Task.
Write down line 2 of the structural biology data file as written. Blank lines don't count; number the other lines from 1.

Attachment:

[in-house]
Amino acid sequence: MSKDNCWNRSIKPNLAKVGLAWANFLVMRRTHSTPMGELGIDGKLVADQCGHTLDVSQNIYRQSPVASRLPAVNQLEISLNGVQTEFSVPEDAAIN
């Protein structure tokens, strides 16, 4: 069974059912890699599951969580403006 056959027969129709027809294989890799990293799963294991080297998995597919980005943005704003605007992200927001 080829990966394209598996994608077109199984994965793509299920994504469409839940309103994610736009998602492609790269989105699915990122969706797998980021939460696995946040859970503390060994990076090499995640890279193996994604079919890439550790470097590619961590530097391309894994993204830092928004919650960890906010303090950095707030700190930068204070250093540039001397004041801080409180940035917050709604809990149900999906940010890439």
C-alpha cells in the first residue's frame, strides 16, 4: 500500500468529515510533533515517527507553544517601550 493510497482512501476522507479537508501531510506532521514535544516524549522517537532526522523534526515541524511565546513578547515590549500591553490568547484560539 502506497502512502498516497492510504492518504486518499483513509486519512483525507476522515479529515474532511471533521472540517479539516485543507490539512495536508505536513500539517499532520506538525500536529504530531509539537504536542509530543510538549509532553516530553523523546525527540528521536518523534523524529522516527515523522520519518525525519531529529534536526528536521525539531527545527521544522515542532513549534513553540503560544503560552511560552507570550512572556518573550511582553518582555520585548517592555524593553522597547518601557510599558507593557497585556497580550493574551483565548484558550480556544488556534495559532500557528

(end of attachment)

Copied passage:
Amino acid sequence: MSKDNCWNRSIKPNLAKVGLAWANFLVMRRTHSTPMGELGIDGKLVADQCGHTLDVSQNIYRQSPVASRLPAVNQLEISLNGVQTEFSVPEDAAIN